You are not permitted to download, save or email this image. Visit image gallery to purchase the image.
A 45-year-old man who wrongly thought he was vaccinated against measles is in hospital with swelling on the brain after catching the virus.
His wife has urged people to double-check they are vaccinated after her husband contracted the highly contagious disease 10 days ago.
The woman - who asked not to be named as the situation was still sensitive - told the Herald she wanted people to know measles could hit anyone and it could be fatal.
"This is the true face of measles," she wrote on Tuesday, sharing photos of him in his hospital bed.
"This is my husband ... he is 45. Strong, healthy and physically fit."
She encouraged people to share her post online in the hope that at least one person would get vaccinated as a result.
"This virus is horrific. If it can do this to a fit 45-year-old male I can't imagine how a child or baby would cope."
Encephalitis - inflammation of the brain - is a rare complication that affects about 1 in every 1000 people who catch measles, according to the Immunisation Advisory Centre.
Of those cases, about 15 per cent die and about one third are left with permanent brain damage.
The woman said she had no idea what measles encephalitis was until doctors diagnosed her husband.
She was stunned when the doctor told her there was no treatment - they could only offer him support like keeping him hydrated and managing his pain.
"[He said that] as medical professionals, this is what we're trying to stop because once we get here this is the worst of it."
Doctors told her it was clear from the severity of her husband's symptoms that he hadn't been immunised.
Her husband's condition had improved in the past day or so.
Fresh vaccines arrive
People have been encouraged to check their vaccination records and request a dose of the measles-mumps-rubella (MMR) vaccine from their doctor if they are unsure whether their vaccinations are up to date.
Medical facilities have run low on MMR vaccines but a fresh batch of 52,000 doses has arrived in the country and is being readied for distribution.
New Zealand's director general of health, Dr Ashley Bloomfield, said processes were being fast-tracked to ensure extra stock was distributed as quickly as possible.
The first half of the 52,000 doses were being distributed around the country from yesterday or today , he told Newstalk ZB. The second half would be kept to replenish stocks where needed and focus on the outbreak in Auckland.
The Ministry of Health and Pharmac also announced yesterday an extra 100,000 doses had been secured.
So far this year 175,000 vaccines had been given, compared to 94,000 in the same period last year, Bloomfield said.
"Due to this unprecedented demand, we are asking New Zealanders to continue to be patient so they can ensure the vaccine can reach those who need it the most," Bloomfield said.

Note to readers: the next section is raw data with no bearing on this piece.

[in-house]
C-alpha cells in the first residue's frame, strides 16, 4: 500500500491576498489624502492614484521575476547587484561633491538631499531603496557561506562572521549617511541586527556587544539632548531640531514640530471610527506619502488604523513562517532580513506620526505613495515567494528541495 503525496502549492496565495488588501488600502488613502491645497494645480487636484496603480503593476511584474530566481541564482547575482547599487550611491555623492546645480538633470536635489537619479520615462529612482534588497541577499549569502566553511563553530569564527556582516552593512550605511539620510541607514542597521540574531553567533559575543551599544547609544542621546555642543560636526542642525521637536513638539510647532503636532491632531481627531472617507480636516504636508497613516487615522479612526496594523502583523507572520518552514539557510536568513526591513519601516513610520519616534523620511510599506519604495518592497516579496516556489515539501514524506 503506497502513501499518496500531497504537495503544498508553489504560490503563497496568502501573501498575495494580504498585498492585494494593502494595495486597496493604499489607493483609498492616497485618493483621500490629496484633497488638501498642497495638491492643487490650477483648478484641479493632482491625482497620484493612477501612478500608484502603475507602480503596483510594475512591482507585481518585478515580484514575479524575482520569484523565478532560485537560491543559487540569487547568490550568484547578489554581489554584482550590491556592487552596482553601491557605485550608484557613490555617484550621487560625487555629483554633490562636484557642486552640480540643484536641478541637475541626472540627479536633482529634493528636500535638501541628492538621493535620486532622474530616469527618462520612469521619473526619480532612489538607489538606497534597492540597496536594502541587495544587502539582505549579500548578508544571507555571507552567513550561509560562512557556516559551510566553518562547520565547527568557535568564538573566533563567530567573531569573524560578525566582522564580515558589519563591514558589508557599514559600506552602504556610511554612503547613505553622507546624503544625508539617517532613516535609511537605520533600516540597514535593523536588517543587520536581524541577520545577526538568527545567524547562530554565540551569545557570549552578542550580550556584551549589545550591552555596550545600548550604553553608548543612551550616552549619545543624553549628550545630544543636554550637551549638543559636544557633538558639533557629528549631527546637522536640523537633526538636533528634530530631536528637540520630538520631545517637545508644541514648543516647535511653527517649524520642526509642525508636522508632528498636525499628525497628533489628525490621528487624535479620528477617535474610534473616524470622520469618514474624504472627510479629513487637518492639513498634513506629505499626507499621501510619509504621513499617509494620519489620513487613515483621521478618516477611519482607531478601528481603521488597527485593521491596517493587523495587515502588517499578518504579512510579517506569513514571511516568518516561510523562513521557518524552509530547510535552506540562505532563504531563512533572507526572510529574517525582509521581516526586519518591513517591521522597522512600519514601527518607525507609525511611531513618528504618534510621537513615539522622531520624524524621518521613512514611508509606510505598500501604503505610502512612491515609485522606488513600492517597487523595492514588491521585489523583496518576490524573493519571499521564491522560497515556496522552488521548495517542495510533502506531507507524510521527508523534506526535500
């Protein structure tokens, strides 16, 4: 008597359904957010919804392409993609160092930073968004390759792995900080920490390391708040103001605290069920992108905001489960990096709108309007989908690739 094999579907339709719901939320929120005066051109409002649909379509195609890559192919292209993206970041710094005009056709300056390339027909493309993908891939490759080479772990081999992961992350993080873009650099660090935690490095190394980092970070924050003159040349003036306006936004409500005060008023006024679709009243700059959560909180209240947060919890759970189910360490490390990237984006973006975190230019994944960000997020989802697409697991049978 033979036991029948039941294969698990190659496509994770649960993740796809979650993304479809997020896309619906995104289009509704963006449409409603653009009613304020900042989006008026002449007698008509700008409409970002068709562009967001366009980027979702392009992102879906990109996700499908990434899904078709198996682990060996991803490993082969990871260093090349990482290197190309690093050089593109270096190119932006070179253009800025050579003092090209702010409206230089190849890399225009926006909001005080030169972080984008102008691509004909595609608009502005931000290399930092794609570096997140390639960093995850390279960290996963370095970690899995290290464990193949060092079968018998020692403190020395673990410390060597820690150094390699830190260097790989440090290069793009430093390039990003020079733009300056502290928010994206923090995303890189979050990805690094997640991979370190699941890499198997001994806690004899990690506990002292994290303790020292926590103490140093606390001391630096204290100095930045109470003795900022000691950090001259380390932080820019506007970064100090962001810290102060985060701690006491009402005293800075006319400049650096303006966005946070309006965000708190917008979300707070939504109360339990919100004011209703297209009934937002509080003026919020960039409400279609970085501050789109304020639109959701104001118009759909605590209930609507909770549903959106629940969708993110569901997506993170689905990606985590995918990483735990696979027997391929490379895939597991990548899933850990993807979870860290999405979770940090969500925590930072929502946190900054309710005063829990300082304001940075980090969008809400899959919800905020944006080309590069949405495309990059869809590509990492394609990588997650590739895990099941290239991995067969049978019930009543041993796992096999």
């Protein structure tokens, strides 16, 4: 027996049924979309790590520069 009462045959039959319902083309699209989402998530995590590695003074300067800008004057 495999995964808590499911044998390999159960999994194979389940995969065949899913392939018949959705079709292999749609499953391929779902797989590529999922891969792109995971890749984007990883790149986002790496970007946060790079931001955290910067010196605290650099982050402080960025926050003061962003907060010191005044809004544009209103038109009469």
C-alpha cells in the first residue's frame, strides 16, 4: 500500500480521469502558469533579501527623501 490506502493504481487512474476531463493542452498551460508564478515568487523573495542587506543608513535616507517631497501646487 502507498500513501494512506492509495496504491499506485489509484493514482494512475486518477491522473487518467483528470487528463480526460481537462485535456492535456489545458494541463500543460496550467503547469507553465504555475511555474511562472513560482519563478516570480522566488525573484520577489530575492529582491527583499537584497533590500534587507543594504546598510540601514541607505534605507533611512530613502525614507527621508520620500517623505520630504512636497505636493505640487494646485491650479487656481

New Zealand outbreak overtakes United States
New Zealand's measles outbreak is now believed to have surpassed that of the United States.
Since the start of this year there have been 1348 confirmed cases of measles notified across New Zealand, according to the Ministry of Health. Of those cases, 1120 were in the Auckland region.
The US has also been battling an outbreak of measles but it has been trending steadily downward since peaking in April.
As of September 6, the US-based Centres for Disease Control had recorded 1241 cases in the US this year, but from September 6-12 no new cases were reported.
That means it's likely New Zealand has now well surpassed the US figure.
An unusually high number of people - about 35 per cent - have been sent to hospital after contracting measles during this outbreak. Previous outbreaks had a much lower rate of hospitalisation.
Measles: Who should get vaccinated?
• Anyone who has not received at least one dose of a measles-containing vaccine or who has not already had measles is most at risk from the virus.
• The MMR vaccine is free to people born on or after January 1, 1969. Two doses give 99 per cent protection against measles.
• People born before this date are presumed to be immune as they are likely to have caught the disease when they were younger.
• Medical authorities are targeting vaccination efforts at children under 5, who are the most vulnerable to catching the disease and to complications.
• Pacific peoples and people aged 15-29 are also a priority as these are the groups where the disease is spreading the fastest.
• Vaccinating within 72 hours of exposure can help stop the disease's spread. DHBs are being asked to try and vaccinate susceptible close contacts of infected people within this time frame if possible.